The severity of myocardial infarction (MI) and its functional consequences are difficult to assess in small animals. We searched for criteria to achieve such an assessment in rabbits I week after MI. Thirteen large mongrel rabbits (3-4 kg) were anesthetized with pentobarbitone for ligating a branch of the circumflex coronary artery and 7 rabbits were subject to a sham operation without ligation. All sham-operated rabbits and 12 MI animals survived for 1 week, when blood was obtained for biochemical analyses and the baroreflex was tested. Six animals survived to the third week (survivors) and six died earlier (nonsurvivors). The MI size, measured immediately after death, was 42 ± 3% of the left ventricular mass in nonsurvivors and 20 ± 7% in survivors. The plasma atrial natriuretic factor (ANF) concentration was correlated linearly with MI size (r = 0.77) over the whole range of infarct sizes and, like the MI size itself, was associated with the risk of early death (critical limit: 80 pM). Plasma renin activity and catecholamines yielded less prognostic information. The baroreflex control of the heart rate (tested using phenylephrine and nitroprusside) of nonsurvivors was severely impaired and the slopes correlated with MI size (r= 0.90 for phenylephrine and r = 0.67 for nitroprusside). The plasma ANF concentration and the baroreflex both accurately reflected MI size and also correctly classified 11/12 rabbits into survivors and nonsurvivors. An ANF- and baroreflex-based stratification of animals for future studies on therapeutic interventions after MI will reduce the number of animals required by at least 65%, making such studies far more feasible than in the past.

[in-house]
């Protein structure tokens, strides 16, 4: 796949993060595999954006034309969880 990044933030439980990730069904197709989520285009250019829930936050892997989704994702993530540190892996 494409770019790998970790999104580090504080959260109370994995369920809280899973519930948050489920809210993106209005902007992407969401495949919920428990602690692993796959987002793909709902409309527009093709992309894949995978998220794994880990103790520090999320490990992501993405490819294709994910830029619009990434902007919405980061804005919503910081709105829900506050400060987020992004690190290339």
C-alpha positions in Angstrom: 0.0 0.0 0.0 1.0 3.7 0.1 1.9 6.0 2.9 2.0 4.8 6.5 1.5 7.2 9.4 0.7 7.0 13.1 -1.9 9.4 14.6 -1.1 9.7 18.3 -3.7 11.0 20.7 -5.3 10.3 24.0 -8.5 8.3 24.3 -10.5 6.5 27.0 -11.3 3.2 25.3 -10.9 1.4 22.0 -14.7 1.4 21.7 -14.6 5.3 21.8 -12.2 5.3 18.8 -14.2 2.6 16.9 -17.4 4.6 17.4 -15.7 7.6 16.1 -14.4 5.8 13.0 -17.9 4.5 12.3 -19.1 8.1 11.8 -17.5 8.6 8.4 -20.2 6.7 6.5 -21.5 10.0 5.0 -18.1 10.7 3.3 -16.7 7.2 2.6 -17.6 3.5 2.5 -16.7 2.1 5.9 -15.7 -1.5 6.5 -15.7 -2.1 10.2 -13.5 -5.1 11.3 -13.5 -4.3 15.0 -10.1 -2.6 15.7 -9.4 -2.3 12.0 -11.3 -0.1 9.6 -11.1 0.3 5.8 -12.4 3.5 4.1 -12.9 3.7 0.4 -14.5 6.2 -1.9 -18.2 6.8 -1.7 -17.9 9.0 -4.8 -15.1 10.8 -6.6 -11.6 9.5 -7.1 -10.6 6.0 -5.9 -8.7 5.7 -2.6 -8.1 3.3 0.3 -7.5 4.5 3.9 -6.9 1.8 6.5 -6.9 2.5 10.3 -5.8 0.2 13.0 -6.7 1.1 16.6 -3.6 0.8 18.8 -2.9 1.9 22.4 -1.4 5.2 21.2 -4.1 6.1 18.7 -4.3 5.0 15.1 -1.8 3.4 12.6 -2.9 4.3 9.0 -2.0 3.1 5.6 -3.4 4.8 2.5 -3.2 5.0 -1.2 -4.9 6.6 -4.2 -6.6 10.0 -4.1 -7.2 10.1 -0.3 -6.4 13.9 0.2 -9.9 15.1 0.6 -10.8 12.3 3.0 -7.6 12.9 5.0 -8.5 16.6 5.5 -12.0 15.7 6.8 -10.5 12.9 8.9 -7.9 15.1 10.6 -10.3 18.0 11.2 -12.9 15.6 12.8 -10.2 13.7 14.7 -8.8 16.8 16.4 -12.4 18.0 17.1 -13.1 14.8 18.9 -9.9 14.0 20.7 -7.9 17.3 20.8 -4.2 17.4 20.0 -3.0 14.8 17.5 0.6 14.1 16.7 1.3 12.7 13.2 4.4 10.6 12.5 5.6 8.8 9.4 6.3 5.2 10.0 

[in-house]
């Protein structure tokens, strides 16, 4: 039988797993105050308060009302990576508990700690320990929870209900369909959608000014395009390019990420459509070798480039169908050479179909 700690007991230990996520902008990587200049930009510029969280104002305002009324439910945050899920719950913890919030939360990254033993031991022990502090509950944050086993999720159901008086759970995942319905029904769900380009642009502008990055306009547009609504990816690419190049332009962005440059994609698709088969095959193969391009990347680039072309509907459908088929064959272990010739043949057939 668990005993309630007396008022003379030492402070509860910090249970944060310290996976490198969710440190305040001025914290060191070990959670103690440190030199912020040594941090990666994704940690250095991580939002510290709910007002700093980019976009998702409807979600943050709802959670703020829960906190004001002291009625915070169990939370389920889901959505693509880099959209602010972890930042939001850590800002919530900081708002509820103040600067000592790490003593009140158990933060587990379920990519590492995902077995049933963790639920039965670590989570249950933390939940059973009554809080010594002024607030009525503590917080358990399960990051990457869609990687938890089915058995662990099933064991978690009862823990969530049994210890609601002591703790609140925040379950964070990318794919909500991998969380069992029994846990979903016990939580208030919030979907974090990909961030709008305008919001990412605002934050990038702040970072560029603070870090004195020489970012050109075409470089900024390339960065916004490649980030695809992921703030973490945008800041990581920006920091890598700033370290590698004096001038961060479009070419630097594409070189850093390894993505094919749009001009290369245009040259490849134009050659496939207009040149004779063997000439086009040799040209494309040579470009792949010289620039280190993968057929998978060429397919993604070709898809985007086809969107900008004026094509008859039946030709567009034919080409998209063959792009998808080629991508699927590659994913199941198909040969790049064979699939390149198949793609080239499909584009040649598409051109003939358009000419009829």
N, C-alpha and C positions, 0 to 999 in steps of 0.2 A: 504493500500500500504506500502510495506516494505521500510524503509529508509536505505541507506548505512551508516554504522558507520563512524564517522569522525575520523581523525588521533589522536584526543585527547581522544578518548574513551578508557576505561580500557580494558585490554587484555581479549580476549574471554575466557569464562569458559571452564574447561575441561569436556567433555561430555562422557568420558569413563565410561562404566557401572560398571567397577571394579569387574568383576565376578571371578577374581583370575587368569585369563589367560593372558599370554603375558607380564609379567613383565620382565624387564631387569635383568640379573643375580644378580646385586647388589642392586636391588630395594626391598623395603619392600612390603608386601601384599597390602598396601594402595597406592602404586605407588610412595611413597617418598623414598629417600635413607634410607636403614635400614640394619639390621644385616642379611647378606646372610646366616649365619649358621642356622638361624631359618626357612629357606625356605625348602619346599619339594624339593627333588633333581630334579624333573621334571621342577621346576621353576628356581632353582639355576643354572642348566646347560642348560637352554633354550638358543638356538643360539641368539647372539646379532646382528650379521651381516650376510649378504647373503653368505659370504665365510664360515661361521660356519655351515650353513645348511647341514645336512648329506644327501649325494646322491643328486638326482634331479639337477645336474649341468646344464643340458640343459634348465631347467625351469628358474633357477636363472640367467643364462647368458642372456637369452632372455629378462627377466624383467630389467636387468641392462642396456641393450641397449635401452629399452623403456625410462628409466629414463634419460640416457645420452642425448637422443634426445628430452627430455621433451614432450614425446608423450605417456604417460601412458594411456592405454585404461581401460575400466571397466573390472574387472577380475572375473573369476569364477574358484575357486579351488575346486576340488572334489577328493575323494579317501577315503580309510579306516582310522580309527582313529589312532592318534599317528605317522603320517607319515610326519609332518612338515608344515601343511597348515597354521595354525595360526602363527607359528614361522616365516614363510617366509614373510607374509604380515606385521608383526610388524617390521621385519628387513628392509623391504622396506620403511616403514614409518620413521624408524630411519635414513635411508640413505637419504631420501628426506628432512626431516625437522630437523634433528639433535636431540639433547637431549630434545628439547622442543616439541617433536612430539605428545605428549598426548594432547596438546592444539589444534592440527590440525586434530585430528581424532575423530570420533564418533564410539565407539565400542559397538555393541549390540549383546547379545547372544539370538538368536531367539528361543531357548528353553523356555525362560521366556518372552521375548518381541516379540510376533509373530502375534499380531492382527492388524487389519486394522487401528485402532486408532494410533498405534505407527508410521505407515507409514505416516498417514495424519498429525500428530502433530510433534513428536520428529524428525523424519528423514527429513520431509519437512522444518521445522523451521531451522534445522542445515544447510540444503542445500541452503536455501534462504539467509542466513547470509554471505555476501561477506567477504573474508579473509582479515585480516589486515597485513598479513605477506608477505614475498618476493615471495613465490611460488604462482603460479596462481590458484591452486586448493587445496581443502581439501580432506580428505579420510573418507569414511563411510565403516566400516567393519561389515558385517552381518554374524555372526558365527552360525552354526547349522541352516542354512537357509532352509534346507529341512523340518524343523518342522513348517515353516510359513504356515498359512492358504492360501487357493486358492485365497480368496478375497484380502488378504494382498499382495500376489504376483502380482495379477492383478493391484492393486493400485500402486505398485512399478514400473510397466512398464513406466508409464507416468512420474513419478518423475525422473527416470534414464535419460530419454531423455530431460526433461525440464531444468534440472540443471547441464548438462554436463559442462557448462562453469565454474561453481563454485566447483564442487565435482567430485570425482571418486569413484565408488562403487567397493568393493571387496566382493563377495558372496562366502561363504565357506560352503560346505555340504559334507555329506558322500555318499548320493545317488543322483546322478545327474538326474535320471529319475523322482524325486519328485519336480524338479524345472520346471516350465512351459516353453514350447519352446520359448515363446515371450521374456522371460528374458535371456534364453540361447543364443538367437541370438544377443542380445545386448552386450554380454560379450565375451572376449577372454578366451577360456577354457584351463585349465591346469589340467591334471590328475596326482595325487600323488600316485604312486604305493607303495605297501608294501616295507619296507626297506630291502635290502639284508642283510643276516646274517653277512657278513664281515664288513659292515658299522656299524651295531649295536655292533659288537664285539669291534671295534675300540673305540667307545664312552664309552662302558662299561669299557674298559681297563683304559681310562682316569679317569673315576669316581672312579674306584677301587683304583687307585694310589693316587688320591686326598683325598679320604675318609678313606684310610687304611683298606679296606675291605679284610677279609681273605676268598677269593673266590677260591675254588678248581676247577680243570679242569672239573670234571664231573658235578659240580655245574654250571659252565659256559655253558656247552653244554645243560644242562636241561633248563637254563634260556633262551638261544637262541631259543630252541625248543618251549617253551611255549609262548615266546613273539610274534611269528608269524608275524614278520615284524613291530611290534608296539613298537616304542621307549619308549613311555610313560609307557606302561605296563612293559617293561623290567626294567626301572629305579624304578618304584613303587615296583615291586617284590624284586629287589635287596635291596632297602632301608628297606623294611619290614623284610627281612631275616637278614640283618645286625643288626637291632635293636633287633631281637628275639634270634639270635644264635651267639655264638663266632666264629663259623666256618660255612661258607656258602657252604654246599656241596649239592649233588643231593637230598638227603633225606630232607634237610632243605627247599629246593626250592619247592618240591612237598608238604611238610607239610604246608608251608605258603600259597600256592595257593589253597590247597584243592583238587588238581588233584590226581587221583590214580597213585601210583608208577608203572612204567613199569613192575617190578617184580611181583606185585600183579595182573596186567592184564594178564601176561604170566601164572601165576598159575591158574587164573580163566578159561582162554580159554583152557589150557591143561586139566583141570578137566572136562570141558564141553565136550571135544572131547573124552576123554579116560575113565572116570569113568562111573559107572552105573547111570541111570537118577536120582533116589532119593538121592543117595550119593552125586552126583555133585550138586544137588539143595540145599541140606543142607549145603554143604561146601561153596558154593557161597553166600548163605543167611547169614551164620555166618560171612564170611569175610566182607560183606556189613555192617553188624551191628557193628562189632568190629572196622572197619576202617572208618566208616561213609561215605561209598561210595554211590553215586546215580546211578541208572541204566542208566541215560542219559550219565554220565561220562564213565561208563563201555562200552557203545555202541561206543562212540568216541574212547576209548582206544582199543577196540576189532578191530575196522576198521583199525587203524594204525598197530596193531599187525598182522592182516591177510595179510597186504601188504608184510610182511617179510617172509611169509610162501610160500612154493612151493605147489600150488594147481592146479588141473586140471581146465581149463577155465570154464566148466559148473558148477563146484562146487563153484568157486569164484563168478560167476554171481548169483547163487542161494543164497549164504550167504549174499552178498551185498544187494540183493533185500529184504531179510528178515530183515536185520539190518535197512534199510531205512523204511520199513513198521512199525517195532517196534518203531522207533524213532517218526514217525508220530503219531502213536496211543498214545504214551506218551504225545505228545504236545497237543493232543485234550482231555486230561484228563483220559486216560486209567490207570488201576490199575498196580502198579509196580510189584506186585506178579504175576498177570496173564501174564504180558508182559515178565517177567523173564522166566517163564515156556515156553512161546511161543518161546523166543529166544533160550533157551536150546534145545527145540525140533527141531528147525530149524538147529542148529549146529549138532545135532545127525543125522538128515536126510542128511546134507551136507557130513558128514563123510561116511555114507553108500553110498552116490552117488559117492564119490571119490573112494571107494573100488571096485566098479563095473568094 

All Science Journal Classification (ASJC) codes
- Cardiology and Cardiovascular Medicine